Fears for British nuclear plans after Japan crisis

The crisis at the Fukushima plant in Japan could delay plans for a new generation of British nuclear power stations, dealing a blow to the atomic energy industry's hopes for a £30-billion boost.

Britain currently has 10 plants and 19 nuclear reactors up and running which provide around a fifth of the country's electricity production.

The Labour government in 2008 adopted a policy of maintaining nuclear power as part of the country's energy mix and it was retained by the administration of Prime Minister David Cameron.

In line with this, several European firms want to build five new plants with at least 10 reactors, which would be worth the equivalent of about £30 billion to the nuclear industry.

The companies have been involved in a long process to get their bids approved but it had been going well. Now, however, Japan's atomic crisis is threatening to delay the lucrative deals.

Since the emergency began at the Fukushima plant, the British government has been at pains to stress that nuclear power is vital to meet the country's energy needs.

"I do think that nuclear power should be part of the mix in the future as it is part of the mix right now," Cameron told parliament on Wednesday.

Ministers have batted away demands from environmental campaigners to do a U-turn on the policy in light of the Japan nuclear crisis, triggered by an earthquake and tsunami on March 11 that has left thousands dead.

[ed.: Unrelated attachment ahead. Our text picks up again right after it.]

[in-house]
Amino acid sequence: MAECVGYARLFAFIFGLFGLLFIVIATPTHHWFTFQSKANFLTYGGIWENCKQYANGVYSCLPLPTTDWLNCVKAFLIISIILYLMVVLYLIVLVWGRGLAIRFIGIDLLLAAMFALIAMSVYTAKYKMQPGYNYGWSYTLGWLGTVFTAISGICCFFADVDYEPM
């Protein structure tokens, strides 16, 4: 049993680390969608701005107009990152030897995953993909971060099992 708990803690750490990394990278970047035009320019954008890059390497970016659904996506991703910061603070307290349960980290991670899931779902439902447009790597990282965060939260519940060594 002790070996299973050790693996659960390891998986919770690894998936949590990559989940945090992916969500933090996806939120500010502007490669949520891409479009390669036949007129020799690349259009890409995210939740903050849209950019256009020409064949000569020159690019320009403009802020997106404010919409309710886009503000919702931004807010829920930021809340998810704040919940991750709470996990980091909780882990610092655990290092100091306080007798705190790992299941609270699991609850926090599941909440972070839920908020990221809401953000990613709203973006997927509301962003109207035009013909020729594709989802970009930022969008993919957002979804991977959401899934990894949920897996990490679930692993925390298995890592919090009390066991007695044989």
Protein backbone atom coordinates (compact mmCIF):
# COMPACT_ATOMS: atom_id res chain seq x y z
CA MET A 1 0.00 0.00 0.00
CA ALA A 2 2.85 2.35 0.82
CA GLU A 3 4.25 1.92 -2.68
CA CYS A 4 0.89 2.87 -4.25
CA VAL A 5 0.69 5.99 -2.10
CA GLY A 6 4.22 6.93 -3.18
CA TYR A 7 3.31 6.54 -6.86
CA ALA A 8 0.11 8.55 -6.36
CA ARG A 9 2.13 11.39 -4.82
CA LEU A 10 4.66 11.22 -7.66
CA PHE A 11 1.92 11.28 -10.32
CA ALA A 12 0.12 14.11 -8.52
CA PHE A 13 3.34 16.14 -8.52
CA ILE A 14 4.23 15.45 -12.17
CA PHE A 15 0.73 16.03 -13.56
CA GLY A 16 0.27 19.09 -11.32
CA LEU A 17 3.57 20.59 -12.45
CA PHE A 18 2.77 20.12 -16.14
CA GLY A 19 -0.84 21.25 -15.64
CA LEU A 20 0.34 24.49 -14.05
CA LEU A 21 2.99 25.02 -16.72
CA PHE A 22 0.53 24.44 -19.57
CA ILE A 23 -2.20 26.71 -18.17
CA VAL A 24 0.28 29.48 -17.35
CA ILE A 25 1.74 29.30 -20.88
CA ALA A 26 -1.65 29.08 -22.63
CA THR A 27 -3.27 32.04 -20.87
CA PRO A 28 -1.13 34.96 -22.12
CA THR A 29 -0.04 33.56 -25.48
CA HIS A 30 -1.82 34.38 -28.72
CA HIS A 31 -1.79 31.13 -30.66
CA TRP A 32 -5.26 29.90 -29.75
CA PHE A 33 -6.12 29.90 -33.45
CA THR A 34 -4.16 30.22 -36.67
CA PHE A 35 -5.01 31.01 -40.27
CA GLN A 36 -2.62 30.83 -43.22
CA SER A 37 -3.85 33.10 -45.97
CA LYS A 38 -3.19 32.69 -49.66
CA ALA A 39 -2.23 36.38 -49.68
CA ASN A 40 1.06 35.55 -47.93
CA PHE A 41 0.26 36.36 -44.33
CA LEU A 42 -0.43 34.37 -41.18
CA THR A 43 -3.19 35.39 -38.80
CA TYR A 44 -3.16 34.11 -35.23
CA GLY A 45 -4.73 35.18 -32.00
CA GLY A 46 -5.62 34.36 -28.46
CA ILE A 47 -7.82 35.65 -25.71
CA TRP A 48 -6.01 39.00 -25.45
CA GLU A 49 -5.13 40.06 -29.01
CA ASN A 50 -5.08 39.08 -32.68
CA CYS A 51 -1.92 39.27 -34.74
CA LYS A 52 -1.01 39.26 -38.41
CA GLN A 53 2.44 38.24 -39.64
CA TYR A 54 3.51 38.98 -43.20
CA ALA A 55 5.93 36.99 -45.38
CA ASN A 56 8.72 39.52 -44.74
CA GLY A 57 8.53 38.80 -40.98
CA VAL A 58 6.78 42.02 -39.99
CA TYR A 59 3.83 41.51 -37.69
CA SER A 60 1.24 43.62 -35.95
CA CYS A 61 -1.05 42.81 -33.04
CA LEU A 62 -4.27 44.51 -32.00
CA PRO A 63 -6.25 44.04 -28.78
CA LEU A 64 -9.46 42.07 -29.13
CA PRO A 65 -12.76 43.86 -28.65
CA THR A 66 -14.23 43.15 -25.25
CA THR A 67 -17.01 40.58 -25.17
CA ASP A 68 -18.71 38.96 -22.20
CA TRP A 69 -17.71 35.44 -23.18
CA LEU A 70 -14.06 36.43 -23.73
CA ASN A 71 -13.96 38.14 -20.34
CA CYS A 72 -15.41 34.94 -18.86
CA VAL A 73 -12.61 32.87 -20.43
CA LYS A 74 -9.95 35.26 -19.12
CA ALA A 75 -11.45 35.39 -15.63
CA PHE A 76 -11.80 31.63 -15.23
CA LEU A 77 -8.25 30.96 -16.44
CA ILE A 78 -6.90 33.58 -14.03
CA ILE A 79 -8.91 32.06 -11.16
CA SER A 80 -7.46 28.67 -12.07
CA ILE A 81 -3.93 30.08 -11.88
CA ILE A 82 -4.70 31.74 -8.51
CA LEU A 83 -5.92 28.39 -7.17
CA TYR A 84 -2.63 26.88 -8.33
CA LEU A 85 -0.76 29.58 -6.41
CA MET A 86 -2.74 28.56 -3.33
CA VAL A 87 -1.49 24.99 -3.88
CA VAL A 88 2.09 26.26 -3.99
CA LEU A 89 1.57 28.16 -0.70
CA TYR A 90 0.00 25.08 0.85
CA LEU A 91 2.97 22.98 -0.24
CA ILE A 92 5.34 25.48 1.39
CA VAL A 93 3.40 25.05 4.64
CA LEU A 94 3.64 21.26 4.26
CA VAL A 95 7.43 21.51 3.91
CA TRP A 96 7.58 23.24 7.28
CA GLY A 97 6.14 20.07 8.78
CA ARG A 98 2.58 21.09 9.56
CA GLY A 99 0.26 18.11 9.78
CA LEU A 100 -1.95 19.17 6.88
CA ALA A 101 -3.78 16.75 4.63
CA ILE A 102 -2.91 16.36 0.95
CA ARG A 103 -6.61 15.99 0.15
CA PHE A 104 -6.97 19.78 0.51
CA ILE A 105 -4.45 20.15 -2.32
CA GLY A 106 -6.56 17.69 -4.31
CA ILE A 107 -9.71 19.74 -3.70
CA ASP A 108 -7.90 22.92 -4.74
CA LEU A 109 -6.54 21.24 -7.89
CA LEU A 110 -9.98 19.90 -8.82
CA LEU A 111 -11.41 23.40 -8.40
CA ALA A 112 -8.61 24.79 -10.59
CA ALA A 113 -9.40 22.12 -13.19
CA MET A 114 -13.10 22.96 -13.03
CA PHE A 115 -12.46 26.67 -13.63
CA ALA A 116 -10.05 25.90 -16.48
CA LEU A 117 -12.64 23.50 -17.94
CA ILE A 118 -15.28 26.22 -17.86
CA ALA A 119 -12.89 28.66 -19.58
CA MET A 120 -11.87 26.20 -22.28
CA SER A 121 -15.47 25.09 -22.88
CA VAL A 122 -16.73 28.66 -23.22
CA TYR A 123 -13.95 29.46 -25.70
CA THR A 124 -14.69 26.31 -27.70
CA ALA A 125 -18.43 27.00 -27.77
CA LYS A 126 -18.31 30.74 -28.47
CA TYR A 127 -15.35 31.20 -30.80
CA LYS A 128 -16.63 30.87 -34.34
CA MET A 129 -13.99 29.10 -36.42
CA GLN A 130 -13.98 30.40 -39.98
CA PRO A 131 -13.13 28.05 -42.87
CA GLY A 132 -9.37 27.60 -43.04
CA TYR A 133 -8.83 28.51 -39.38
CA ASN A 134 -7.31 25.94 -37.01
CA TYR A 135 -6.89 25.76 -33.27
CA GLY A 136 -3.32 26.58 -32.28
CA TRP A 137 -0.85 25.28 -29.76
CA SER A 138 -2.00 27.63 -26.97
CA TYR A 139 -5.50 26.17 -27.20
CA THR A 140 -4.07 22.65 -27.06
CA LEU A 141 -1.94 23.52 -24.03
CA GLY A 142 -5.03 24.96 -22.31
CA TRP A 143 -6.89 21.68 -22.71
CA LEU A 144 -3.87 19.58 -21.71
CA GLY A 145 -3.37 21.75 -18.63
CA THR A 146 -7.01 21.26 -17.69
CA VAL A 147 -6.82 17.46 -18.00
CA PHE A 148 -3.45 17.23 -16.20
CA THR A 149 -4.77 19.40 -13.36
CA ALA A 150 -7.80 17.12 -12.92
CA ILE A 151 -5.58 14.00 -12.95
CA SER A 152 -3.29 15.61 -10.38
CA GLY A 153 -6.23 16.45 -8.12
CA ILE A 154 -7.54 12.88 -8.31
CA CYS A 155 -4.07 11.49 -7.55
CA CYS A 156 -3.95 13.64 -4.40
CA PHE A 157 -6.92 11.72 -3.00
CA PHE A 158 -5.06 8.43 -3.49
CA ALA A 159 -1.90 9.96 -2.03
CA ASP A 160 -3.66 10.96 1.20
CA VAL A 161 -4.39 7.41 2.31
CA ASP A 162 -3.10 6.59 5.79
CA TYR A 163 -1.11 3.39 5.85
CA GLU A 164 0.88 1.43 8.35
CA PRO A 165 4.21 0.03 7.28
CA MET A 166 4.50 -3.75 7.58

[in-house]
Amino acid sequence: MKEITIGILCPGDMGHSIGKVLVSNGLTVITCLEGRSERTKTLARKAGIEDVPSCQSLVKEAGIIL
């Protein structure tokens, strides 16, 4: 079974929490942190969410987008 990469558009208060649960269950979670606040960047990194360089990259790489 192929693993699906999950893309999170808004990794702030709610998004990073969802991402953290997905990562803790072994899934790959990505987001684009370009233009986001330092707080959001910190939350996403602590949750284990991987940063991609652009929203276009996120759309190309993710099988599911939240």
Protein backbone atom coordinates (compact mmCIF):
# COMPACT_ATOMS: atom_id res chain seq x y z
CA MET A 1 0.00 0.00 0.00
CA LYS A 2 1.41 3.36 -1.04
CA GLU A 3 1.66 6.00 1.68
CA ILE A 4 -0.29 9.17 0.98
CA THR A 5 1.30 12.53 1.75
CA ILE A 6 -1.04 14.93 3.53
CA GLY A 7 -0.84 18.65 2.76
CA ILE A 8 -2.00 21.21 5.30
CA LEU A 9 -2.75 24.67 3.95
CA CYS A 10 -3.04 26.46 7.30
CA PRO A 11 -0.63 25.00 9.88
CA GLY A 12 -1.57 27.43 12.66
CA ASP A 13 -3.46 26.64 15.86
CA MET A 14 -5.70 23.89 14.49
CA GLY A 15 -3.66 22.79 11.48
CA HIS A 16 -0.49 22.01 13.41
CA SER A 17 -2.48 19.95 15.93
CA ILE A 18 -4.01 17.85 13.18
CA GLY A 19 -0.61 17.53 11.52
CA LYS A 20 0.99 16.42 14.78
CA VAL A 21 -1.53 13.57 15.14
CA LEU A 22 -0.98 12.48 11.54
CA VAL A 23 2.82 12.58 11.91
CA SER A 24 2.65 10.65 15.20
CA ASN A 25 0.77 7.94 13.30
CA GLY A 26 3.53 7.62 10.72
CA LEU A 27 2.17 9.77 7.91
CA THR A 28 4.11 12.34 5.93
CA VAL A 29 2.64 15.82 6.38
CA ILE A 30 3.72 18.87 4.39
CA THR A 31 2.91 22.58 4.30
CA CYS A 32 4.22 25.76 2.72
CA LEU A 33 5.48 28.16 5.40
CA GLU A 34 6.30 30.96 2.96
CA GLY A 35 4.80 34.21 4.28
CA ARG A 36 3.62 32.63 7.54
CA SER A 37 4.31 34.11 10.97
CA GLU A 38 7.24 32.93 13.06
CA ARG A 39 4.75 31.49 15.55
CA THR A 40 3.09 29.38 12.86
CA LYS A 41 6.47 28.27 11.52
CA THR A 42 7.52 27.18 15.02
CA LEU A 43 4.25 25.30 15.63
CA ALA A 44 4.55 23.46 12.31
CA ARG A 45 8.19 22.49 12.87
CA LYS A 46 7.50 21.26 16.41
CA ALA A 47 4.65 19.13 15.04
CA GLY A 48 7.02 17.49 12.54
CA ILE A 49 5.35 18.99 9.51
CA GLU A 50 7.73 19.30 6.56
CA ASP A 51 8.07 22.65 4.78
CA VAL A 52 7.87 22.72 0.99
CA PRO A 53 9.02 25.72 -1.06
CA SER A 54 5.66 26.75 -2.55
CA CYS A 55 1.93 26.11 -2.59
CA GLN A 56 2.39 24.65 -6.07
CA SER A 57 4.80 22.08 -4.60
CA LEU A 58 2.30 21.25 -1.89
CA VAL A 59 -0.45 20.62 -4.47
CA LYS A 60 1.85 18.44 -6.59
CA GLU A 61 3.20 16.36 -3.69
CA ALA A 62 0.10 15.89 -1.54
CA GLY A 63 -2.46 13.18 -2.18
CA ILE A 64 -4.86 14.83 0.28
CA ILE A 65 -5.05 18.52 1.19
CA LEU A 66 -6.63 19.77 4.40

The nuclear crisis continued on Sunday, but crews fighting to cool reactors at the stricken Fukushima plant were hoping to switch partial power back on.

Energy Minister Chris Huhne echoed Cameron's view and even appeared to take a swipe at Germany when he referred disparagingly to "some continental politicians" that "seem to be rushing to judgments."

In the wake of Japan's nuclear crisis, Germany has ordered the temporary shutdown of the country's seven oldest nuclear reactors while authorities conduct safety probes.

Despite the British government's avowed faith in nuclear power, it has responded to public anxiety and asked the chief nuclear inspector, Mike Weightman, to produce a report on the implications of the situation in Japan.

An interim report will be completed by mid-May, with the final review set to be finished by September.

And yet the Health and Safety Executive, an official watchdog that oversees workplace health and safety issues, is supposed to approve in principle two models of reactor by June.

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